Real Life Medical Bill Stories: Paying Before Receiving Care

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medical-advocacy_154183430I have been fortunate enough to be armed with vital knowledge through Medical Billing Advocates of America of how to protect myself from erroneous charges and unreasonable prices on my medical bills. Last week, I found myself in an increasingly common situation in which everyone in the U.S. should be aware of. This particular occurrence is happening more and more often across the country, and even in the small town in which our organization is located.

My doctor ordered a very common healthcare procedure: an ultrasound. Before going into the ultrasound room, I had to register with the radiology department. The registration employee took my driver’s license and health insurance card, tapped on her keyboard, then asked for $100. As a proactive patient, I informed her that I had already talked to my health insurance company and knew that this procedure would cost nothing out of my pocket, according to my plan. It was 100% covered.

The employee did not look as though she registered what I had stated and, again, asked for $100. I could see that this could go on and on, so I flatly stated that I would not be giving them any money today. She tapped on the keyboard and then informed me that according to my insurance, I would be responsible for 20% of my costs for my care that day. I was not in a mood to argue, but I asked if she was able to see my individual plan. She stated that she could. I asked if she was looking at my coverage for this exact procedure, but she replied that she was not. So I asked her how she knew it would only cover 80% of my costs for that day. She stammered an inaudible response, then said that it was fine if I didn’t pay the $100.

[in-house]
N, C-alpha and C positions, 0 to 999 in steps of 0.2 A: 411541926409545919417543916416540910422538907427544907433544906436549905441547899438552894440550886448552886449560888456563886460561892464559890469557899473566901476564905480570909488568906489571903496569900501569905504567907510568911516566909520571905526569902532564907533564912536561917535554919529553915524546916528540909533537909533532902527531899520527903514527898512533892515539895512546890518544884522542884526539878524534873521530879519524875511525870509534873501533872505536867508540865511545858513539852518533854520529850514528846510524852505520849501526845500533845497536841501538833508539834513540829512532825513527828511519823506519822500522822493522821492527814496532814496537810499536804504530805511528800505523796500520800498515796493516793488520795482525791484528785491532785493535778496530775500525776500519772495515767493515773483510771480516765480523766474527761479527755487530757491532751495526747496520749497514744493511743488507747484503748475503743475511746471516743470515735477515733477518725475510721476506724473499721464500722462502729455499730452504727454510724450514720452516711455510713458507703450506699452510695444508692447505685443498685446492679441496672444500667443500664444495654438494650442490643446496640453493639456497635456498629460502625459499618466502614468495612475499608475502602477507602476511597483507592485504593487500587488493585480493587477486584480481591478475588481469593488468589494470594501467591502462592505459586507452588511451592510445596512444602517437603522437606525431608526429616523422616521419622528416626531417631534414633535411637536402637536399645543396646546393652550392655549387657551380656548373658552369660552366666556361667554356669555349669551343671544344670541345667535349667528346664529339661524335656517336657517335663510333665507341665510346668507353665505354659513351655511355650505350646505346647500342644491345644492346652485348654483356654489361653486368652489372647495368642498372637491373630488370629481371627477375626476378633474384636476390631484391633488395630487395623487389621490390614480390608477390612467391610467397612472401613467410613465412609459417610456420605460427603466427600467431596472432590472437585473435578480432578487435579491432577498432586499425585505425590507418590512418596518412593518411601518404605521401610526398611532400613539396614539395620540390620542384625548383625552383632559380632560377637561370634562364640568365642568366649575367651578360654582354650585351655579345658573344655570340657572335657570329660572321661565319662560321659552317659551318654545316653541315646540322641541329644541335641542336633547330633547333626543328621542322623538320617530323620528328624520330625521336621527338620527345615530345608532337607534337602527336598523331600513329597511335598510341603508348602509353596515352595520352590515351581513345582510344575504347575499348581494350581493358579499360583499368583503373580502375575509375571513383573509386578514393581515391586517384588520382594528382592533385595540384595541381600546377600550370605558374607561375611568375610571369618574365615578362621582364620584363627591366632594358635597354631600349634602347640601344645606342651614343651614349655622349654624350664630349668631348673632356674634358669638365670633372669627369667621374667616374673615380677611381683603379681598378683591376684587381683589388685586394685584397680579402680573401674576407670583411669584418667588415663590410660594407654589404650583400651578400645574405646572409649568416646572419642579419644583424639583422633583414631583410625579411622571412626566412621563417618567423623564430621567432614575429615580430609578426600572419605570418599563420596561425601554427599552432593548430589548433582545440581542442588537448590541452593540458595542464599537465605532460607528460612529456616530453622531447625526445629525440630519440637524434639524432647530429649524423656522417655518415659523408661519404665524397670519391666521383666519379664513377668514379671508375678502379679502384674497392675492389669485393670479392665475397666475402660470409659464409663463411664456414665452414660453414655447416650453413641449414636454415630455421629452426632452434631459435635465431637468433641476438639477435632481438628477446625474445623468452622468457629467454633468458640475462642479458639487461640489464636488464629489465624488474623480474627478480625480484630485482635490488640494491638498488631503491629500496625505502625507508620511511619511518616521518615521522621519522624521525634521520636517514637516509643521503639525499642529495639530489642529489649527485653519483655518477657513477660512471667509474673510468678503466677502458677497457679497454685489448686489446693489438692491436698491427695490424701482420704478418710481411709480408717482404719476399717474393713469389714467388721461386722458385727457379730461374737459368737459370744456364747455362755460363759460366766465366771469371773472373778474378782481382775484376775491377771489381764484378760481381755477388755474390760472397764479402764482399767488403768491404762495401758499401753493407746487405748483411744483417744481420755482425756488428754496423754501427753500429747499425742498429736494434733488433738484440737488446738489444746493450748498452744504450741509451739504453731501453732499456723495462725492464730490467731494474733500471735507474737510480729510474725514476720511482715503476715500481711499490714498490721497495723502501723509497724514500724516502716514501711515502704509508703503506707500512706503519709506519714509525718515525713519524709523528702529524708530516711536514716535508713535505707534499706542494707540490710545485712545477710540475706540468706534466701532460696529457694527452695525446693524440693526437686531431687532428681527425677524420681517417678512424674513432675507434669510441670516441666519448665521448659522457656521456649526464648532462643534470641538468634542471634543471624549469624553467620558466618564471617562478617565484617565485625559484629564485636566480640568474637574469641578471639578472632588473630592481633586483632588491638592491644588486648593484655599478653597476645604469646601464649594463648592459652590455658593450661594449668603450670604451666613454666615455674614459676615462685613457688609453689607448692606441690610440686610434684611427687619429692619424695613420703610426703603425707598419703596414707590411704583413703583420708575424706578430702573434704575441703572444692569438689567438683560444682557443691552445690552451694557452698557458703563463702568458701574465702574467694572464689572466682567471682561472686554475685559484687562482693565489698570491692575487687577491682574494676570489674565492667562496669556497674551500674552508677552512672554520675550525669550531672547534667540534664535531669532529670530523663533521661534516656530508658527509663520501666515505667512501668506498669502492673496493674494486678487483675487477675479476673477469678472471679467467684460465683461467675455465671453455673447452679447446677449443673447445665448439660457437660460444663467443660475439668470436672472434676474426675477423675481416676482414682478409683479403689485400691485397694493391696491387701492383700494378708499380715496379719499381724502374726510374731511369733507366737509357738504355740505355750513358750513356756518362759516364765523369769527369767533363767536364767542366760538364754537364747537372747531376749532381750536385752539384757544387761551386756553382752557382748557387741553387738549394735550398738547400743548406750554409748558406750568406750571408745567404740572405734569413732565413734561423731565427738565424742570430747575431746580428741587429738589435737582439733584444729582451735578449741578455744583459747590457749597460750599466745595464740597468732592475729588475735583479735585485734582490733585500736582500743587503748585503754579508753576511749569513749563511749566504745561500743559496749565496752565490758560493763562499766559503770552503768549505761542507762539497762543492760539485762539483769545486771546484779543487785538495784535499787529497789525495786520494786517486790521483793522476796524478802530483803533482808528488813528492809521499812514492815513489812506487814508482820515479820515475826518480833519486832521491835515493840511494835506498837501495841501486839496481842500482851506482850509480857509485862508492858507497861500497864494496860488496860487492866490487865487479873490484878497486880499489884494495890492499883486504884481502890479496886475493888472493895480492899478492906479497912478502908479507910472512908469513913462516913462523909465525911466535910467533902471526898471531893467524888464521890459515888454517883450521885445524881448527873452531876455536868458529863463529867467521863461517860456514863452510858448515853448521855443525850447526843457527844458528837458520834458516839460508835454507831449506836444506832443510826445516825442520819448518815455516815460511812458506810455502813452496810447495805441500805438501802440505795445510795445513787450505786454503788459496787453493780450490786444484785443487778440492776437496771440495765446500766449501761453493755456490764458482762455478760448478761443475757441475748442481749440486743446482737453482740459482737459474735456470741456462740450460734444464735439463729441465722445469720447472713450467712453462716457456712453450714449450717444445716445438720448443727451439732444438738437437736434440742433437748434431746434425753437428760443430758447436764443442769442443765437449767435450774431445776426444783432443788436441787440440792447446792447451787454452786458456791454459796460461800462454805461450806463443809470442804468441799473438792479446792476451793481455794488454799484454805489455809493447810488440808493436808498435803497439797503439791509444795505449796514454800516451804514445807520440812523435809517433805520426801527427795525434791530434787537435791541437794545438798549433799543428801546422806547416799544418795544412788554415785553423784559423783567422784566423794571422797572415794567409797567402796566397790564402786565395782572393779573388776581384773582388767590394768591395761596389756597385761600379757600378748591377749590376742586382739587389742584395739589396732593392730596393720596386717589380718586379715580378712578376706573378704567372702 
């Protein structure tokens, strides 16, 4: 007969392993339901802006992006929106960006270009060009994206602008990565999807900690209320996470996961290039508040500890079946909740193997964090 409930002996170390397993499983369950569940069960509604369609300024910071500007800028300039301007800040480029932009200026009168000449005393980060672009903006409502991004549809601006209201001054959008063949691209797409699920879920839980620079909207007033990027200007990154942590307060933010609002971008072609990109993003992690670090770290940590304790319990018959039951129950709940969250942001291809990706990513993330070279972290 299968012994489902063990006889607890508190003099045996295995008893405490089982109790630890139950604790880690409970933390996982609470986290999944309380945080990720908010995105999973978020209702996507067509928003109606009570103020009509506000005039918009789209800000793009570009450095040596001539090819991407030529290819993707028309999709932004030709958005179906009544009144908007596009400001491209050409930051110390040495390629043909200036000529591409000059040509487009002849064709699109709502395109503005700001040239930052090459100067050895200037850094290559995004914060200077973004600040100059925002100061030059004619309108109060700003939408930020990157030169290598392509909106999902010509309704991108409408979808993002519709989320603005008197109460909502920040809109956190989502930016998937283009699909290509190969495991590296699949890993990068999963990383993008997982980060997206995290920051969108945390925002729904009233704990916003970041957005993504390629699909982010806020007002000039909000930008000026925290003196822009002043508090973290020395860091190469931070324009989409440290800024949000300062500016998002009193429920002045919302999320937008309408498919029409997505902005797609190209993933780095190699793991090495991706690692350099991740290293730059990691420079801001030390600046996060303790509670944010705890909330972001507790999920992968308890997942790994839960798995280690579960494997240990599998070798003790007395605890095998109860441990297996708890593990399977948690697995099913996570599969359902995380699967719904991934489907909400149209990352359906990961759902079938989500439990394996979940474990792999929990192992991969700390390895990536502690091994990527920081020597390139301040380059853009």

I worked in a hospital for 12 years, and I had friends who worked in ER registration. They told me about how they were instructed to ask for money up front from patients. Sometimes these patients would be suffering horrible ailments, such as heart attacks, strokes, broken limbs, and the registration employees were instructed to go to them with their hand out. I’m not talking about the copay that you might owe to the facility according to your individual health insurance plan. I’m referring to an amount of money that they ask for you to pay up front before receiving care, which the registration staff states will go toward the balance you owe.

But here’s where it gets interesting: The facility asks for this money up front, before care is given. How do they know what care you will receive? Does the registration employee know that you will receive an MRI and an injection of promethazine 12.5mg? Even if they knew the precise care you would receive, would they know the exact costs of that care and how much you would be billed? Are they certain that the patient’s health insurance will not pay for this care? No, they do not know this information. How then can they ask for a specific amount of money up front?

The occurrence of being asked for money up front in a healthcare facility is not new. It’s absolutely essential that we raise awareness with the public that you need to protect yourself from practices within the U.S. healthcare system that many would call immoral. There are many areas in our healthcare system that could fall under that heading, and these areas will be discussed in future posts.

A very large part of protecting yourself involves being proactive in certain practices when it comes to your healthcare. Keep this in the forefront of your mind when you are facing any type of medical service.

 

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2 responses to “Real Life Medical Bill Stories: Paying Before Receiving Care”

  1. Anonymous says:

    Do you know how occupational and physical therapy is billed in an acute cae hospital..?

    For example a thera py eval is equal to one billable unit..no matter how much time is spent with a patient yet an employer tells us to put in 4 unit charges for every eval we do..in the computet billing system.when I asked why they said don’t worry we just do that for productivity. .not buying it!! Do you know anyone who has expertise in cost hospital cost reports

    • Pat Palmer Pat Palmer says:

      The billing depends on the code being used. If you can provide the code, we will be happy to look into this further. Give us a call at 855-203-7058.

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